Mounds and chimneys in Pescadero Basin

April 19, 2015

Greg Rouse writes: Today we returned to Pescadero Basin to continue exploring the active mounds and chimneys in the area at 3,700 meters depth and to document and collect various animals. These biological collections are important as they will allow us to compare vent systems further south on the East Pacific Rise with those further north in the Guaymas Basin and may also result in the discovery of new species.

We made several detailed video transects over the sediments and up the chimneys to allow Verena Tunnicliffe to assess the distribution, biomass, and abundance of the fauna. Overall, the vents in this locality were spectacular, but quite a few organisms that we expected to see here were missing. As with yesterday, our megafauna sightings included the occasional giant tubeworm, Riftia pachyptila or Oasisia alvinae. The large vesicomyid clams from yesterday were tentatively identified as Archivesica diagonalis by Elena Krylova, and we continued to see many of these today. As for arthropods, there were many white galatheids (Munidopsis), but no true crabs such asBythograea. There were numerous other polychaetes such as Archinome and Ophryotrocha but we failed to find any hesionids or ampharetids. We found occasional large patches of Provanna snails but there was a surprising lack of limpets. The most spectacular chimney was one we referred to as the Matterhorn.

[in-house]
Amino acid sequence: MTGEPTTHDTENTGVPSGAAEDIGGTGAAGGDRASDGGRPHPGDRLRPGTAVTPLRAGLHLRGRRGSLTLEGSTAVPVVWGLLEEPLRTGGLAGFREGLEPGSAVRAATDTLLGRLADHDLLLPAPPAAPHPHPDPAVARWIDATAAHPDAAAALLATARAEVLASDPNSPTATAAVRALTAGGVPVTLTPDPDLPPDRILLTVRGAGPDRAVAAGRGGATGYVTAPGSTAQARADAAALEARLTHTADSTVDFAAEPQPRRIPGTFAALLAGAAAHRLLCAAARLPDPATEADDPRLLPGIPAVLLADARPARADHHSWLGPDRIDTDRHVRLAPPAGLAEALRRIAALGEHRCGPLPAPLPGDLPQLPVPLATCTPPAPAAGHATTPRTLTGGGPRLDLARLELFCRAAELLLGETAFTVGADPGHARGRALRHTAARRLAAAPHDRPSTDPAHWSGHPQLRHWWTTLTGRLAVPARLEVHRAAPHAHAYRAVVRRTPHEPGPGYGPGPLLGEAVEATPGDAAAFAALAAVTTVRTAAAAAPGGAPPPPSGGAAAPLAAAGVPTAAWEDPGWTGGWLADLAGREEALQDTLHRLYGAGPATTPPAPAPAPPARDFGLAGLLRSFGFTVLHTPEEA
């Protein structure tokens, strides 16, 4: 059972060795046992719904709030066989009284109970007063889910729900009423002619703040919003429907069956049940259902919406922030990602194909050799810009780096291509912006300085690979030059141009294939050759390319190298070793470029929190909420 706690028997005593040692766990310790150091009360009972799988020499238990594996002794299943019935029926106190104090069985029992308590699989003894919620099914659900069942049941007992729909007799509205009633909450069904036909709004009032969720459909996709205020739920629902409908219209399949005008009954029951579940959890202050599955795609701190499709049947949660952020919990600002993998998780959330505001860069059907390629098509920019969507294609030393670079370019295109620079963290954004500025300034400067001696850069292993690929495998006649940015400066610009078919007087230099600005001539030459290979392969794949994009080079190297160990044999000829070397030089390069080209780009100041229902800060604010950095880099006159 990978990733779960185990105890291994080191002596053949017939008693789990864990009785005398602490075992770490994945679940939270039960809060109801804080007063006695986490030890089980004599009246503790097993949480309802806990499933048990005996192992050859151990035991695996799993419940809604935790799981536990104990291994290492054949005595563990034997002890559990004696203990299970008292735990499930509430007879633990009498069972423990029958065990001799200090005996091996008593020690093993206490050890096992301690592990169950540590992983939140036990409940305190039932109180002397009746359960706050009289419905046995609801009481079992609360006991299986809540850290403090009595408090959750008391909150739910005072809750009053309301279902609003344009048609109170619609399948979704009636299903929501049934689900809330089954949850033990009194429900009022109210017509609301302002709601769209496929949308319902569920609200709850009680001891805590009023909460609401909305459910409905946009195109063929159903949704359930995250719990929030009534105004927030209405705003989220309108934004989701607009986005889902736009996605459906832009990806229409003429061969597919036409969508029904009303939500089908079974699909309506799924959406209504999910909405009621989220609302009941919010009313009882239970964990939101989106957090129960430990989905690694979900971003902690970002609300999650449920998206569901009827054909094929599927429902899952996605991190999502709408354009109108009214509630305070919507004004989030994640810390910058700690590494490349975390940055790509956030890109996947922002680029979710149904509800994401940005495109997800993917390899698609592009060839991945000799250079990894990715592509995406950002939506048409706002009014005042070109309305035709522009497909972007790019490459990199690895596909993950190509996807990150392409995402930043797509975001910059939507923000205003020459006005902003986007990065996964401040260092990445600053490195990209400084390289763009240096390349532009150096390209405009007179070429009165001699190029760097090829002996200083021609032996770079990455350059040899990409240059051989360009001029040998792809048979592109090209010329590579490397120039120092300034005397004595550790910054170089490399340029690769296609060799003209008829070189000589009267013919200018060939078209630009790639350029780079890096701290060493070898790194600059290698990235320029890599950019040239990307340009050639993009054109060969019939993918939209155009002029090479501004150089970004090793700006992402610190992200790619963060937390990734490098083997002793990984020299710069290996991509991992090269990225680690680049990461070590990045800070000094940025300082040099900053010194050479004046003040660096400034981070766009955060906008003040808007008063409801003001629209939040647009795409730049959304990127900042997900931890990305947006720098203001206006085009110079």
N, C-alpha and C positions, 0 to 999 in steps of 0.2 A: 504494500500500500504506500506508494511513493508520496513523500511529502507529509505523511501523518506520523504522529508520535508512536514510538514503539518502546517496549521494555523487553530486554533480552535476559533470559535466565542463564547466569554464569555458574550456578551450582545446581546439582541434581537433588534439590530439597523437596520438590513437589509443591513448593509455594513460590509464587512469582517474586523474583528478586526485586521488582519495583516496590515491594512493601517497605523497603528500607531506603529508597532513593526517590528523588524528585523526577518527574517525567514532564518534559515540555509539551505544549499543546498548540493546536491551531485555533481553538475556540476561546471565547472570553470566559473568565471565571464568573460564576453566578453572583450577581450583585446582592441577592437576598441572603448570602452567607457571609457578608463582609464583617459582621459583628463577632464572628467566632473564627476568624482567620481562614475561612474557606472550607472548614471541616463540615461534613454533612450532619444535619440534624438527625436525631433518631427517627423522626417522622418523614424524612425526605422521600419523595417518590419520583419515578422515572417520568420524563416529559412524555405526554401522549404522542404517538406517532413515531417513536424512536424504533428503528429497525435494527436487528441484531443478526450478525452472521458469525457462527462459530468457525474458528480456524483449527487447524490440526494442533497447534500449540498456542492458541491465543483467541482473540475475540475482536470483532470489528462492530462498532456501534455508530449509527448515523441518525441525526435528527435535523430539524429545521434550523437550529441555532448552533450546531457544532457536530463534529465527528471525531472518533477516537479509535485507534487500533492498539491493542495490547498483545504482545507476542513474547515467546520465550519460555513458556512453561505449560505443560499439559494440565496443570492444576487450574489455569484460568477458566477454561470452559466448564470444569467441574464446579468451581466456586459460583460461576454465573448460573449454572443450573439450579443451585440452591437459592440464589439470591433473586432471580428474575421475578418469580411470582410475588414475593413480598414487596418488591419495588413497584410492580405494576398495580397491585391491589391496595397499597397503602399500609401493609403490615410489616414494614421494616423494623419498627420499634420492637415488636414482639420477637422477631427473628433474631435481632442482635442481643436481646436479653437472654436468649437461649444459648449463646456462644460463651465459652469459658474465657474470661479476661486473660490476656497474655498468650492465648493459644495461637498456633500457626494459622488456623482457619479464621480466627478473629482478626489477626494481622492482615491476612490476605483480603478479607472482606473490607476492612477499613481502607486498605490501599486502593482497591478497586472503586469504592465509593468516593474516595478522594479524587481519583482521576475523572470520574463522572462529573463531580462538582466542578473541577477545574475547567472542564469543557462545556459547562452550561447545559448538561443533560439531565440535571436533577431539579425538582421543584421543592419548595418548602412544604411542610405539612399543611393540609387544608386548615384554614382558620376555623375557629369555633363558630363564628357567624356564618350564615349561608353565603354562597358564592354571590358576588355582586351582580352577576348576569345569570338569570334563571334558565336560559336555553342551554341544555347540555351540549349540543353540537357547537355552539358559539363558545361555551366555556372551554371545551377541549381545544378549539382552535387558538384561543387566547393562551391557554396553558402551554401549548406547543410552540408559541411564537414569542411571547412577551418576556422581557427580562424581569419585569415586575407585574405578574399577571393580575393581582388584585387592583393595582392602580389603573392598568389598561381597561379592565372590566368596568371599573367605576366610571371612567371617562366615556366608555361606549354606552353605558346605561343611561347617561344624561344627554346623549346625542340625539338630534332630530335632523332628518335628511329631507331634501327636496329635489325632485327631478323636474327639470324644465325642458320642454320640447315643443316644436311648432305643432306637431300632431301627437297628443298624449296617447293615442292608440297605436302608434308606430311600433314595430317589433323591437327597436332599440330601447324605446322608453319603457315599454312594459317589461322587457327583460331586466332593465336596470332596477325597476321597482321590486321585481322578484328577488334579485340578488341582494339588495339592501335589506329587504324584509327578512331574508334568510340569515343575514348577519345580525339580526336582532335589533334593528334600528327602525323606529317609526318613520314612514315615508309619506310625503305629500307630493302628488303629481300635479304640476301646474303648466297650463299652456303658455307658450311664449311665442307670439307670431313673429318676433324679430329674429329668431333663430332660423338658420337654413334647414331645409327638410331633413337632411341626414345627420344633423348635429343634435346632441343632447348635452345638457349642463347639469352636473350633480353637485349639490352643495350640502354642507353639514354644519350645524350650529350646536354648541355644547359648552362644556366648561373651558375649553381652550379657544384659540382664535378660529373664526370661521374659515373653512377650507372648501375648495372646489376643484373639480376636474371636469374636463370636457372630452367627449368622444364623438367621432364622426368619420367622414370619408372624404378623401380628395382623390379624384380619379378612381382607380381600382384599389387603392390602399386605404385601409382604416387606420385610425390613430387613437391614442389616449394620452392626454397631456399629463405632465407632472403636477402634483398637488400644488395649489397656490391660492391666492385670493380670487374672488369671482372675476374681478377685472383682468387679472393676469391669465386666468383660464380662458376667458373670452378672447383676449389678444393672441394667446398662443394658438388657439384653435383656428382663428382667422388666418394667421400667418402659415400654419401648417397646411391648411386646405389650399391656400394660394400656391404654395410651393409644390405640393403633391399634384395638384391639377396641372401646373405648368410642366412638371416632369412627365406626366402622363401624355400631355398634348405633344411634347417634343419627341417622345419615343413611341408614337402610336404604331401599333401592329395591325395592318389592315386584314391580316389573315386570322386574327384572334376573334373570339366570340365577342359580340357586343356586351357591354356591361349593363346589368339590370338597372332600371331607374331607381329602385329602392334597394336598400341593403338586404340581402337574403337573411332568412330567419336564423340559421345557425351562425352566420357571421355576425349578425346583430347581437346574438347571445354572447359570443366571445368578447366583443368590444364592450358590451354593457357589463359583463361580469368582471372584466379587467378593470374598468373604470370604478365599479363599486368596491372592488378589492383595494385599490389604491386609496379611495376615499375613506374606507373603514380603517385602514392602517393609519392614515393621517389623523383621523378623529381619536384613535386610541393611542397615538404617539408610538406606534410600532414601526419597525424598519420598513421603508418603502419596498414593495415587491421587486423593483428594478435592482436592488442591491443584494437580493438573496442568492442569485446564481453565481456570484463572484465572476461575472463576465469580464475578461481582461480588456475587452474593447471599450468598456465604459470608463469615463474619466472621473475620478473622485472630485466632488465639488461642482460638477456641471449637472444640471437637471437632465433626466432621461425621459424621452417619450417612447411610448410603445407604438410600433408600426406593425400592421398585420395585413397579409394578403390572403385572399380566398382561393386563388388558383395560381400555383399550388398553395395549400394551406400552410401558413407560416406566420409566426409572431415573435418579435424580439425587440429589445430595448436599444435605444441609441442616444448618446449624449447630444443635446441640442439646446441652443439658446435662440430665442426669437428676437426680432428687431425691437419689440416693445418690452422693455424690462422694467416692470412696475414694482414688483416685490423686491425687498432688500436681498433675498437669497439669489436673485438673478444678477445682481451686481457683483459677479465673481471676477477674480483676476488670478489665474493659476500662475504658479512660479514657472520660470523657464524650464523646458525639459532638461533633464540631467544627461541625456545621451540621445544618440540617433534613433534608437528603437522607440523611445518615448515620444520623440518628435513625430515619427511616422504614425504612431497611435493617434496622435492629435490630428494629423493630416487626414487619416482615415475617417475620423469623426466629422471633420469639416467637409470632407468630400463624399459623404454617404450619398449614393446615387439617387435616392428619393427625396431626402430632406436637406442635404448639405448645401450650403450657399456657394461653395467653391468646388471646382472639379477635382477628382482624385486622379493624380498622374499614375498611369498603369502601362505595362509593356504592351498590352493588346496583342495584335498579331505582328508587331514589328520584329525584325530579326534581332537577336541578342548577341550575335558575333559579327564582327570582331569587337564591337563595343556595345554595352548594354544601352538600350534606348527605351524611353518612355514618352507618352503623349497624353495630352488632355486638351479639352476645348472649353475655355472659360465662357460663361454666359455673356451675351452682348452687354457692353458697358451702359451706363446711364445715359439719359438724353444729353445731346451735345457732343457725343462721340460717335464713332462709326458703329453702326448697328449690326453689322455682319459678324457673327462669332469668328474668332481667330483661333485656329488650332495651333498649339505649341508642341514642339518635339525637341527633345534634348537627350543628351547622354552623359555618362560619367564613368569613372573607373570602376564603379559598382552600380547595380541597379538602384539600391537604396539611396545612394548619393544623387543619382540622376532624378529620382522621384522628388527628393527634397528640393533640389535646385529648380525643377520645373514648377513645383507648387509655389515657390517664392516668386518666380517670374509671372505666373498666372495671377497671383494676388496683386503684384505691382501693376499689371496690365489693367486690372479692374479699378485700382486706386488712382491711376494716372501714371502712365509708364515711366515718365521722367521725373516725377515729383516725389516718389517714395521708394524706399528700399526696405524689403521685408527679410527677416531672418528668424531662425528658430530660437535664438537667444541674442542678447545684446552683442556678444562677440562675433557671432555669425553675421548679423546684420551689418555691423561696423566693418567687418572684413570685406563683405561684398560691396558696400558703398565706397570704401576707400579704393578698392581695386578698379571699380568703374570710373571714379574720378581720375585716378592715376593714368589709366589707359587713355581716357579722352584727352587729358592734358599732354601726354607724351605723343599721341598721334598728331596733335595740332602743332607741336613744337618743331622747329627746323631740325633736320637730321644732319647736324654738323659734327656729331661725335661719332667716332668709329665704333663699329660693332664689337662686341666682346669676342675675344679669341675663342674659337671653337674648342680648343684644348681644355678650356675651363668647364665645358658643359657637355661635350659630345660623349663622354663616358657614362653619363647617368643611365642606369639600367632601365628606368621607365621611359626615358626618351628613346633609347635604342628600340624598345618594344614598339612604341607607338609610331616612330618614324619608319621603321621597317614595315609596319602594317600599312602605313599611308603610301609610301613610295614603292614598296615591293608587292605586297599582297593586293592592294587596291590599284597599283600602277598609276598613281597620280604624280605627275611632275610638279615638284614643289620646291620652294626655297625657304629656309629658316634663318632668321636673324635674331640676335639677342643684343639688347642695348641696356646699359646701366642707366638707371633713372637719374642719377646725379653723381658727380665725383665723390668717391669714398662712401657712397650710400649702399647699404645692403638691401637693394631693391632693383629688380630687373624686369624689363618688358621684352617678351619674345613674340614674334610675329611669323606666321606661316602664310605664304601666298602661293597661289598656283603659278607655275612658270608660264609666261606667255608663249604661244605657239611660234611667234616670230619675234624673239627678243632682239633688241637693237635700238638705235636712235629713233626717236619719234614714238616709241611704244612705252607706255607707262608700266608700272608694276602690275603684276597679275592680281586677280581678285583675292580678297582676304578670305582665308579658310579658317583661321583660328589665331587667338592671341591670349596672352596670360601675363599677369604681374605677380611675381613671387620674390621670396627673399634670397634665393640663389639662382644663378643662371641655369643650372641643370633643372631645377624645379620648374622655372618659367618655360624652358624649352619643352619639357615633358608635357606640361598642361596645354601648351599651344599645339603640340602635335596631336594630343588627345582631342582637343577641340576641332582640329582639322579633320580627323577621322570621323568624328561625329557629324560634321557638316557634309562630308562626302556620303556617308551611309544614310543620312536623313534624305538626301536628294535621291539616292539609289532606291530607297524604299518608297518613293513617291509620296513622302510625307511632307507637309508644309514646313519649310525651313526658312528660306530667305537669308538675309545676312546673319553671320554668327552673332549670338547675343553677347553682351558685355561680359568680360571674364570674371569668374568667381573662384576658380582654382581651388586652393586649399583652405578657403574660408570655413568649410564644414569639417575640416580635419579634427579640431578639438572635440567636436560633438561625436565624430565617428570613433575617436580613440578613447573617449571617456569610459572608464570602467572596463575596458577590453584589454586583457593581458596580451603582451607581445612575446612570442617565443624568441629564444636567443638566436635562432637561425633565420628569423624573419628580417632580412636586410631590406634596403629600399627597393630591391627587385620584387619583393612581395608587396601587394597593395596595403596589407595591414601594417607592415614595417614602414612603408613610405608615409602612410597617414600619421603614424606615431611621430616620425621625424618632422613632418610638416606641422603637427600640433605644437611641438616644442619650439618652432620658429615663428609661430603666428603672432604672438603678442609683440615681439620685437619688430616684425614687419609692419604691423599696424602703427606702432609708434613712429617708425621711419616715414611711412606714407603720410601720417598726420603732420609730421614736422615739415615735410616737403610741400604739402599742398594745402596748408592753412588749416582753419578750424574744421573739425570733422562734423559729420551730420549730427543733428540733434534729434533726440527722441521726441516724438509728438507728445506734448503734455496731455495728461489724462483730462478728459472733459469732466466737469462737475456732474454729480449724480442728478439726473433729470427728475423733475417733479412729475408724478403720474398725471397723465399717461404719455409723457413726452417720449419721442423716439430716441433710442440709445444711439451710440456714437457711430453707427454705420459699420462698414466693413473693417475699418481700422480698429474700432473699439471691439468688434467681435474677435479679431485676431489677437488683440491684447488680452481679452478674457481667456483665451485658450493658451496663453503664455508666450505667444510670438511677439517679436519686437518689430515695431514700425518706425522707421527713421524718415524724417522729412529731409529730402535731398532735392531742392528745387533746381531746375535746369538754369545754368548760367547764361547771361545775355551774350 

The Archivesica diagonalis are the clam shells, Provanna are the tiny and abundant snails. The colorful little scale worms are Branchinoto gluma.

The Archivesica diagonalis are the clam shells, Provanna are the tiny and abundant snails. The colorful little scale worms are Branchinoto gluma.


A dense patch of Archinome scale worms gather in a bacterial mat.

A dense patch of Archinome scale worms gather in a bacterial mat.


The temperature of the fluid venting out at the top was 56-60 degrees Celsius.

The temperature of the fluid venting out at the top was 56-60 degrees Celsius.


The “Matterhorn” was completely covered with Oasisia alvinae and about 30 were collected for population genetics studies.

The “Matterhorn” was completely covered with Oasisia alvinae and about 30 were collected for population genetics studies.


The largest catch of the day was a spectacular sea cucumber, Psychropotes longicauda. This specimen was much larger than the generally recorded size for this species.

The largest catch of the day was a spectacular sea cucumber, Psychropotes longicauda. This specimen was much larger than the generally recorded size for this species.


It was so big that it could not fit into any of the containers on the ROV Doc Ricketts. It had to lie in the back of the sample drawer.

It was so big that it could not fit into any of the containers on the ROV Doc Ricketts. It had to lie in the back of the sample drawer.

—Greg Rouse